Ten Years of Change in Remarriage

Family Profile No. 20, 2020
Author: Leslie Reynolds

fp 20 20 image1Nearly half of all marriages in the U.S. end in divorce (Amato, 2010; Cherlin, 2010), and the remarriage rate has declined steadily in recent decades (Brown & Lin, 2013; Schweizer, 2019). Using the 2008 and 2018 American Community Survey (ACS), we examine change over time in the remarriage rate (defined as the number of marriages per 1,000 divorced or widowed individuals). Further, we differentiate between men and women and examine variation in decadal change by educational attainment and race/ethnicity. This profile is an update to previous profiles on the U.S. remarriage rate (FP-14-10, FP-12-14, FP-18-16). In 2018, there were 26 remarriages per 1,000 men and women aged 18 and older who were eligible for a remarriage, down from 33 remarriages in 2008.

Change in the Remarriage Rate by Gender

  • The remarriage rate is consistently higher for men than for women, at 37 per 1,000 vs. 20 per 1,000 in 2018.
  • The decline in rates from 2008 to 2018 was about twice as large for men (12 percentage points) as women (5 percentage points).

Figure 1. Remarriage Rate by Gender, 2008 & 2018

Figure 1. Remarriage Rate by Gender, 2008 & 2018

Source: NCFMR analyses of ACS 2008 & 2018 1-year estimates
Note: This profile estimates remarriage rates based on adults (18 and older) at risk of remarriage in the past 12 months. Men and women at risk are divorced or widowed.

Change in the Remarriage Rate by Gender and Education

  • For both men and women, remarriage rates are highest among those with a bachelor’s degree or more.
  • Although the rate of remarriage declined among all education groups, women with some college education experienced the greatest decline since 2008 (from 33 per 1,000 to 24 per 1,000).
  • Among men, those with some college education and those with at least a college degree experienced the largest declines, both decreasing by 15 percentage points.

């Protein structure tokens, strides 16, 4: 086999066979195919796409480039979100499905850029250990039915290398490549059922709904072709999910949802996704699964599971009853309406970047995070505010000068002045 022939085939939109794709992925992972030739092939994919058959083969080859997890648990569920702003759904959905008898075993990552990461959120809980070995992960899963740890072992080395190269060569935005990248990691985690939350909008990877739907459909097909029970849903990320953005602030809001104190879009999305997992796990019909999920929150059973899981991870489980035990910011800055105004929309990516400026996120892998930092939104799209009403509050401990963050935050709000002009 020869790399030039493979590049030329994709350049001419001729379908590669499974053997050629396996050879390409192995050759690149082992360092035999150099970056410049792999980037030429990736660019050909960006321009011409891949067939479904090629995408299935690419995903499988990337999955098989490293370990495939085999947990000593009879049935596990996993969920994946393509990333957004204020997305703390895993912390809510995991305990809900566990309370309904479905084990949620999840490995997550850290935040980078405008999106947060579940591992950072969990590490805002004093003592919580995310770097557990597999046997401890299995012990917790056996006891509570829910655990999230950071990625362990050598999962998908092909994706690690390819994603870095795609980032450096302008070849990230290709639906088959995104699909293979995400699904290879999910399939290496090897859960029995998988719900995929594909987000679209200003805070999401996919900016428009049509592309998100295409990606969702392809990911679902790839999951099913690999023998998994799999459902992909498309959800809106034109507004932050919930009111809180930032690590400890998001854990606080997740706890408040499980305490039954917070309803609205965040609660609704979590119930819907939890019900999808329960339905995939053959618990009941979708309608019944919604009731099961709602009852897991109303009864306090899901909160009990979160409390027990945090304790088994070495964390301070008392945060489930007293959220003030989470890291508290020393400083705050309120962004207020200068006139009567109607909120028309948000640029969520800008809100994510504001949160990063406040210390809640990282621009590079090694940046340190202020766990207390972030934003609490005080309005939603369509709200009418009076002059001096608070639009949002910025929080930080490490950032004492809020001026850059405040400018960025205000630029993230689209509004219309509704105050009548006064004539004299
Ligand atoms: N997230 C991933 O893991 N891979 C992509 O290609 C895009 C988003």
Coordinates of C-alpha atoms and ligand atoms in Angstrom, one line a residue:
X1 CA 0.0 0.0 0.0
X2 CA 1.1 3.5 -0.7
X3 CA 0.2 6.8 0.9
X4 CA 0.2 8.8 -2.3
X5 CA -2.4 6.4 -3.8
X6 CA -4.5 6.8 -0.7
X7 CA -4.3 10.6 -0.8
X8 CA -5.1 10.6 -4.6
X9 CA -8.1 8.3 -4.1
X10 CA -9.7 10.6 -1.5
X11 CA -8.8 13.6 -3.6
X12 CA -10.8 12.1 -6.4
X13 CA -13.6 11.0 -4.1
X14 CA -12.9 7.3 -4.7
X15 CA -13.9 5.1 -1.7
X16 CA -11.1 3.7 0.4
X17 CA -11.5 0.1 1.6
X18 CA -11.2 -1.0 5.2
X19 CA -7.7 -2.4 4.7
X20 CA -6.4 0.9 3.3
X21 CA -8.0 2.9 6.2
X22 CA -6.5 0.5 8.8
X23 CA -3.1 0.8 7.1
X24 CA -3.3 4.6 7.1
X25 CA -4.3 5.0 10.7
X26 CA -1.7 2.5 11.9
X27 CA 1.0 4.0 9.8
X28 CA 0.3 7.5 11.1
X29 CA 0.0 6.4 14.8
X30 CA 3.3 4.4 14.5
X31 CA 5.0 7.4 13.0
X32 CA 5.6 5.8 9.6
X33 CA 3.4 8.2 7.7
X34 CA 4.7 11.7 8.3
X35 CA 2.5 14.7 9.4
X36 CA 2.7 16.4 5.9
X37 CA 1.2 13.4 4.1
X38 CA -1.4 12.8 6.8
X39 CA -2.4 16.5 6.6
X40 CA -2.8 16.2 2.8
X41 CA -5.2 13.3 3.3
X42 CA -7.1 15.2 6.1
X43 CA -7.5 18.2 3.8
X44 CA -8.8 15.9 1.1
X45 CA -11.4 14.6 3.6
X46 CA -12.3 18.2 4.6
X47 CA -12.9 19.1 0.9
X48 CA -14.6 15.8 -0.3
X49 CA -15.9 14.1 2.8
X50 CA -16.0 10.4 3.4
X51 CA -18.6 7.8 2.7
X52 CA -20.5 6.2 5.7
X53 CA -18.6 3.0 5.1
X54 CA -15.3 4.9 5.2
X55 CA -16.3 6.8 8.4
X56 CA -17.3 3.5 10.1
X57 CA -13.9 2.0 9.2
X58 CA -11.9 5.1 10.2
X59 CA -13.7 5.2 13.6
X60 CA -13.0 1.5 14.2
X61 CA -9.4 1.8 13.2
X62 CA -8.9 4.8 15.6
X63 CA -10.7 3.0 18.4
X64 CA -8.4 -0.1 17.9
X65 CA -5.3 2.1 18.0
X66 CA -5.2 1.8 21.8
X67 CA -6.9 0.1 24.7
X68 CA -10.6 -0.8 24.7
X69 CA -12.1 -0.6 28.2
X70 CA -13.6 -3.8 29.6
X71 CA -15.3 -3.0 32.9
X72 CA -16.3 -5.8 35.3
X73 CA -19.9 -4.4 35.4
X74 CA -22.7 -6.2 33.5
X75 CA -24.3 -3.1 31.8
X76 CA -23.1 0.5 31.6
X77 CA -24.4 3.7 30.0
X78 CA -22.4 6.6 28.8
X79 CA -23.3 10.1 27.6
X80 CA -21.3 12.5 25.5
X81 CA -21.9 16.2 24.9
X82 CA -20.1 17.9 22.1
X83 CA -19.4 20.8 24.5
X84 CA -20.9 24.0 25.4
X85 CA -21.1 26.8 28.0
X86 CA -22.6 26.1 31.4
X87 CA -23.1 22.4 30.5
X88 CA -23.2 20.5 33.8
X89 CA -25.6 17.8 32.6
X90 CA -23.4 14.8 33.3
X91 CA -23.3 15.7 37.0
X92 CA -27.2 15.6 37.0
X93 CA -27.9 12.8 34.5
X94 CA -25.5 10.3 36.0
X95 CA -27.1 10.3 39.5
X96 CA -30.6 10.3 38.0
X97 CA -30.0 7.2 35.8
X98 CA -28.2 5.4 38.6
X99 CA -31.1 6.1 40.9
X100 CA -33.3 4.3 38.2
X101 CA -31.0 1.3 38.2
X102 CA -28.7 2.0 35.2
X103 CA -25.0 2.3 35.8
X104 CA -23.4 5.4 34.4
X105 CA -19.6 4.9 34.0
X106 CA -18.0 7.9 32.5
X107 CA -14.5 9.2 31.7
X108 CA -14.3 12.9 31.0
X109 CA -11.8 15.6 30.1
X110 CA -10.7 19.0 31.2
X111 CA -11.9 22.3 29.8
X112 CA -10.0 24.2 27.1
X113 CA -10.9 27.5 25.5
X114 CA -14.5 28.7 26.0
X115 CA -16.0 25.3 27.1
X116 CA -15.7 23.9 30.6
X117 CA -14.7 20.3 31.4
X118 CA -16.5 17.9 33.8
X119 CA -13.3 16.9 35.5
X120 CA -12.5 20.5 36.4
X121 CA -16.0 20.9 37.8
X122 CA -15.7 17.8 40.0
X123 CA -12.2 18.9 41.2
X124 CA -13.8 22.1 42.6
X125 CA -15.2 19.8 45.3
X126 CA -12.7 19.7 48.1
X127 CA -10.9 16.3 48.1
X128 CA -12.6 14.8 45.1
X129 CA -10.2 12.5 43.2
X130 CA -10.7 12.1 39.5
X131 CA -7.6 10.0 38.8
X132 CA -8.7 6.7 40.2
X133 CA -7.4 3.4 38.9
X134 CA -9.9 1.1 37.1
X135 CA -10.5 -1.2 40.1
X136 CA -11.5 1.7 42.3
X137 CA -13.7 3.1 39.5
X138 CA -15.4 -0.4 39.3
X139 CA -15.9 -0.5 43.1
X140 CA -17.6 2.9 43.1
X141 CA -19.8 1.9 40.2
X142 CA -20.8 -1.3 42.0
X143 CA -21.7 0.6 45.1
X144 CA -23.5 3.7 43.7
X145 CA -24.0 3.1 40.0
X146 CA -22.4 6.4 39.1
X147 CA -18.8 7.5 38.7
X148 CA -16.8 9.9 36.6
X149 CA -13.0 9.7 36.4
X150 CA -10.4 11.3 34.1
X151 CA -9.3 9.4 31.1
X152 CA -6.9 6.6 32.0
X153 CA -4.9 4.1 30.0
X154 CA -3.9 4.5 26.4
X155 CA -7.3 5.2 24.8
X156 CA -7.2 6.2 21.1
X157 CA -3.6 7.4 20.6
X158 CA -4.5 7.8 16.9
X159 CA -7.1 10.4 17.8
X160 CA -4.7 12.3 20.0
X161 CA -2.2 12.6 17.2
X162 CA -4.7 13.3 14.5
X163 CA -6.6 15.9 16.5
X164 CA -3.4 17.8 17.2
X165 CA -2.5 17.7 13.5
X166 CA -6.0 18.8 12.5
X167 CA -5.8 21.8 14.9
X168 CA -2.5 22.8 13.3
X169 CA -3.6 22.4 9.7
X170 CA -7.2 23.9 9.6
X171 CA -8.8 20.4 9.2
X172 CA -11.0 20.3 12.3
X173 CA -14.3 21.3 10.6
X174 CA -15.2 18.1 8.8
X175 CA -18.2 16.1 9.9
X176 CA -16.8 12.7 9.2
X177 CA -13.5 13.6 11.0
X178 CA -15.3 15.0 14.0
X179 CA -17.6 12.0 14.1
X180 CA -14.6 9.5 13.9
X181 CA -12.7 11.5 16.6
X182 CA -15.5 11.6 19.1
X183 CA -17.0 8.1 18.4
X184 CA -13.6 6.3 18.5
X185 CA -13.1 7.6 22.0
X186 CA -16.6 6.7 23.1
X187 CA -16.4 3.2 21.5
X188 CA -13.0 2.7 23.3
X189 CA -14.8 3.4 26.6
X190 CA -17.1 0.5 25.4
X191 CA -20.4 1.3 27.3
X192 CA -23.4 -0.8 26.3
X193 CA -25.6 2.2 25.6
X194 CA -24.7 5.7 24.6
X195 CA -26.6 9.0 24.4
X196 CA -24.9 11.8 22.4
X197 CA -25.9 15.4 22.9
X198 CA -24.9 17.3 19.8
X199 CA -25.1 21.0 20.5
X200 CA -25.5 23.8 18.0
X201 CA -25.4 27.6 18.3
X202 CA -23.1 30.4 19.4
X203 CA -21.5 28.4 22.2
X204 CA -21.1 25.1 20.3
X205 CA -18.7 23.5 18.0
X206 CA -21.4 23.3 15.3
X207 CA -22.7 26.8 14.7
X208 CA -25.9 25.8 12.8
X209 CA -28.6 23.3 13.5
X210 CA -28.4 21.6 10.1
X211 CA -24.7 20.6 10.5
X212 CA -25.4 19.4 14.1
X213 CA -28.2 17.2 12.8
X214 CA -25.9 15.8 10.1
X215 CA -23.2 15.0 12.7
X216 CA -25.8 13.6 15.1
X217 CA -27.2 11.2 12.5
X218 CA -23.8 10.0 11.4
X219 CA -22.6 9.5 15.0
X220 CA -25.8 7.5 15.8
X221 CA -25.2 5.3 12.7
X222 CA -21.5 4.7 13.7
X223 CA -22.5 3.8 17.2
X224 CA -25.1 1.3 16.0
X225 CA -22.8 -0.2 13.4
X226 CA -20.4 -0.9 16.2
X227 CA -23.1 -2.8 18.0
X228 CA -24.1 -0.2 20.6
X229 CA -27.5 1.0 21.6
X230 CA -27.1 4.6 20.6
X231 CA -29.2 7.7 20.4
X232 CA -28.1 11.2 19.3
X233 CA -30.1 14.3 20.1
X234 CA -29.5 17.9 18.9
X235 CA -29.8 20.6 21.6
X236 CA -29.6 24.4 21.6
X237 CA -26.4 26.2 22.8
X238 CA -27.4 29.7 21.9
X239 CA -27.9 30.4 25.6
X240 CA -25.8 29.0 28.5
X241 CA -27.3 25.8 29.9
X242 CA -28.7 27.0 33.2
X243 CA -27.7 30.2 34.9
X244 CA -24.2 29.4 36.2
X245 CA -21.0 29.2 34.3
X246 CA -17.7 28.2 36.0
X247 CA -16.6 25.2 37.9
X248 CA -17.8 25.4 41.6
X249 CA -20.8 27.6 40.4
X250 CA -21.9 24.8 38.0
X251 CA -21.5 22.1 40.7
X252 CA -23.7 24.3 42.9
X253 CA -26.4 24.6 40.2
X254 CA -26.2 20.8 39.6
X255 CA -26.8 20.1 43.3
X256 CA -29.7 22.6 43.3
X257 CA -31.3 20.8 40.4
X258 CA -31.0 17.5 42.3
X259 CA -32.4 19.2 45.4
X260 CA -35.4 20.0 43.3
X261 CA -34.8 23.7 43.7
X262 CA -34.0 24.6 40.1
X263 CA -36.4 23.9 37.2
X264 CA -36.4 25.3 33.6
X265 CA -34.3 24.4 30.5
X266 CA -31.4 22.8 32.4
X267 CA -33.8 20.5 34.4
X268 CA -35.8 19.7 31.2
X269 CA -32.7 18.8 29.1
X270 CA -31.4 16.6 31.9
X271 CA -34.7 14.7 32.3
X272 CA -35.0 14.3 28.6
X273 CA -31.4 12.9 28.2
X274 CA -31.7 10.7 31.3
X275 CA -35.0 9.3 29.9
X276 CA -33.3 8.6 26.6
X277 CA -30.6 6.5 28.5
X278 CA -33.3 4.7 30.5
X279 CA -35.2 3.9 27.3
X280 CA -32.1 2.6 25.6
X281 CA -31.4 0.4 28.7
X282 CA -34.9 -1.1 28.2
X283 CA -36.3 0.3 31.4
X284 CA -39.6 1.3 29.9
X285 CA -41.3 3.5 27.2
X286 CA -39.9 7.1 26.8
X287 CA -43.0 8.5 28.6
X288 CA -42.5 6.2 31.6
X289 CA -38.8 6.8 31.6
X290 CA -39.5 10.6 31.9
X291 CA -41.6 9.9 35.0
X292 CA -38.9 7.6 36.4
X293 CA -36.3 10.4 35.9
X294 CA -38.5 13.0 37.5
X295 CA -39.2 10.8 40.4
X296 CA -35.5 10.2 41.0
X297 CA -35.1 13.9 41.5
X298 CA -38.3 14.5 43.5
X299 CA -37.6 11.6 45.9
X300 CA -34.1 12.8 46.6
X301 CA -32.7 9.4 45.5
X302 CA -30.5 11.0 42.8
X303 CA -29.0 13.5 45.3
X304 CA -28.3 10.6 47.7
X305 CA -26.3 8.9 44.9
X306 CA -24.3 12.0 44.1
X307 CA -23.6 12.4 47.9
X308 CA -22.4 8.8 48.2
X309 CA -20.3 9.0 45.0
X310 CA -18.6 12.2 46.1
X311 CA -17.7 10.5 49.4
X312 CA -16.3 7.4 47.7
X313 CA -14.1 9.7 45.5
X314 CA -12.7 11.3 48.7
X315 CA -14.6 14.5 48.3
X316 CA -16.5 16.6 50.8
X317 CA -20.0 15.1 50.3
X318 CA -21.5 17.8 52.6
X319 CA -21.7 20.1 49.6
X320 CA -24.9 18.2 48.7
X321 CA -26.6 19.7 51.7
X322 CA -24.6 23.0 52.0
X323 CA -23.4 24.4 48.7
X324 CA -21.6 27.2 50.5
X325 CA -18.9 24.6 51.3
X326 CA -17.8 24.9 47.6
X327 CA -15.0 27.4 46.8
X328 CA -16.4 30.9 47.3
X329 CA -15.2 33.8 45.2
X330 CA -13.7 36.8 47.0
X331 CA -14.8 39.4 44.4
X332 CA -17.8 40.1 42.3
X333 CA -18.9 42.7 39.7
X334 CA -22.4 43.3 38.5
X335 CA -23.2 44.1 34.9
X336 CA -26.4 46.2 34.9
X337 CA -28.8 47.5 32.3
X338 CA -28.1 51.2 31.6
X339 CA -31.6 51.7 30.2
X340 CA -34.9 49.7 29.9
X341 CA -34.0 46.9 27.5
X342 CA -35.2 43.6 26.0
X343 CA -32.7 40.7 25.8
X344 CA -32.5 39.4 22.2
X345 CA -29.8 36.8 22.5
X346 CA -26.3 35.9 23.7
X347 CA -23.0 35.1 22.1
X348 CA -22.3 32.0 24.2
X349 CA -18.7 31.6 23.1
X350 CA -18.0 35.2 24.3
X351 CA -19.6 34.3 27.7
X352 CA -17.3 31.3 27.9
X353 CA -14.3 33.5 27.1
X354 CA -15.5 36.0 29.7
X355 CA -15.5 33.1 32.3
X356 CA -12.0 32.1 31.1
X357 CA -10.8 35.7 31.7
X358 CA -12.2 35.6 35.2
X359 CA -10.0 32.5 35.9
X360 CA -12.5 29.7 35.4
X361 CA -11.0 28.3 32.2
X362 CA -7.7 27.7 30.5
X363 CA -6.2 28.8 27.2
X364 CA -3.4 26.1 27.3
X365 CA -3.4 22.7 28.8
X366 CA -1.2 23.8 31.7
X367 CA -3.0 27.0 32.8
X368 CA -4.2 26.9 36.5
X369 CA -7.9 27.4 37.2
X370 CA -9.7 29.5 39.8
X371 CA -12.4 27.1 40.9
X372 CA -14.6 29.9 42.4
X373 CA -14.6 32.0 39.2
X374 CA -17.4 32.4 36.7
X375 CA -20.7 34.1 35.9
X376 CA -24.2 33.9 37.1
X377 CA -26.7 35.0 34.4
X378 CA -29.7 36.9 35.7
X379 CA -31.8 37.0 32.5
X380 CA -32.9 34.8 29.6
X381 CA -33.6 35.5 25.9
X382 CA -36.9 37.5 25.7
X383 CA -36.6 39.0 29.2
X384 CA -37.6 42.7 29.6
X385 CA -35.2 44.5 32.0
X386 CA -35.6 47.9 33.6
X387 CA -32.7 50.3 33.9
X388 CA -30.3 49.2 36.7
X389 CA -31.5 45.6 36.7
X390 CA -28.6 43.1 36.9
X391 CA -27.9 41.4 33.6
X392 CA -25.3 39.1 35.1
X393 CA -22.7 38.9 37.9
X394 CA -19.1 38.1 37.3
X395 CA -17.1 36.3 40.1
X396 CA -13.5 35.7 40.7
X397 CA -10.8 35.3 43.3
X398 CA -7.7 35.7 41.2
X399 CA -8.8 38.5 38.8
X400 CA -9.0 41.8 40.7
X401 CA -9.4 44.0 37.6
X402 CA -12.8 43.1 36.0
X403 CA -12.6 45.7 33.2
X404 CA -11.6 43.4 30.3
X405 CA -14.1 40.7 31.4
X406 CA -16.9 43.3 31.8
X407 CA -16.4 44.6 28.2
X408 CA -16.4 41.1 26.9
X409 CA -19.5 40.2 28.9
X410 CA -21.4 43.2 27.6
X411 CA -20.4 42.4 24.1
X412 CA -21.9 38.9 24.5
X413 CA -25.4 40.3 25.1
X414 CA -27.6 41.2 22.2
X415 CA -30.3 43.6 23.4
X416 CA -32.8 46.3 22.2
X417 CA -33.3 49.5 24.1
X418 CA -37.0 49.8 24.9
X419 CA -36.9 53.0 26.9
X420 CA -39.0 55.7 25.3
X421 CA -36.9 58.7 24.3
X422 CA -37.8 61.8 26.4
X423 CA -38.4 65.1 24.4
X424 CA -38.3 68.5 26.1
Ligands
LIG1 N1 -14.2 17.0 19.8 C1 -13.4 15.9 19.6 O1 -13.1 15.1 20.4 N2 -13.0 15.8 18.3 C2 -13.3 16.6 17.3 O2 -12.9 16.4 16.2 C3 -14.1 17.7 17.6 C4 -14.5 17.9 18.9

Figure 2. Remarriage Rate by Gender and Education, 2008 & 2018

tri-color line chart showing Figure 2. Remarriage Rate by Gender and Education, 2008 & 2018
Source: NCFMR analyses of ACS 2008 & 2018 1-year estimates

Change in the Remarriage Rate by Gender and Race/Ethnicity

  • There are significant differentials in the remarriage rates for men and women by race/ethnicity.
  • In 2018, Asian men had the highest rate of remarriage (49 per 1,000), whereas White men had the lowest (35 per 1,000).
    • Among men, the decline since 2008 was greatest for Asians–dropping by 17 percentage points.
  • Like their male counterparts, Asian women had the highest rate of remarriage (29 per 1,000). However, Black women had the lowest rate of remarriage at 15 per 1,000.
    • Since 2008, Hispanic women experienced the greatest absolute decline in remarriage rate (30 versus 18 per 1,000).

Figure 3. Remarriage Rate by Gender and Race/Ethnicity, 2008 & 2018

tri-color line chart showing Figure 3. Remarriage Rate by Gender and Race/Ethnicity, 2008 & 2018
Source: NCFMR analyses of ACS 2008 & 2018 1-year estimates

The remarriage rate is consistently higher for men than for women, at 37 per 1,000 vs. 20 per 1,000 in 2018.

Data Source

U.S. Census Bureau; American Community Survey (ACS), One-Year Public Use Microdata Sample (PUMS), 2018.

References

Amato, P. R. (2010). Research on divorce: Continuing trends and new developments. Journal of Marriage and Family, 72(3), 650-666. DOI: 10.1111/j.1741-3737.2010.00723.x

Brown, S. L., & Lin, I.-F. (2013). Age Variation in the remarriage rate, 1990-2011. Family Profiles, FP-13-17. Bowling Green, OH: National Center for Family & Marriage Research. https://www.bgsu.edu/content/dam/BGSU/college-of-arts-and-sciences/NCFMR/documents/FP/FP-13-17.pdf

Cherlin, A. (2010). Demographic trends in the United States: A review of research in the 2000s. Journal of Marriage and Family, 72(3), 403-419. DOI: 10.1111/j.1741- 3737.2010.00710.x

Schweizer, V. (2019). The retreat from remarriage, 1950-2017. Family Profiles, FP-19-17. Bowling Green, OH: National Center for Family & Marriage Research. https://doi.org/10.25035/ncfmr/fp-19-17

Sweeney, M. (2010). Remarriage and stepfamilies: Strategic sites for family scholarship in the 21st century. Journal of Marriage & Family 72(3), 667-684. DOI: 10.1111/j.1741- 3737.2010.00724.x

Suggested Citation

Reynolds, L. (2020). Ten years of change in the U.S. Remarriage rate, 2008 & 2018. Family Profiles, FP-20-20. National Center for Family & Marriage Research. https://doi.org/10.25035/ncfmr/fp-20-20  

This project is supported with assistance from Bowling Green State University. From 2007 to 2013, support was also provided by the U.S. Department of Health and Human Services, Office of the Assistant Secretary for Planning and Evaluation. The opinions and conclusions expressed herein are solely those of the author(s) and should not be construed as representing the opinions or policy of any agency of the state or federal government.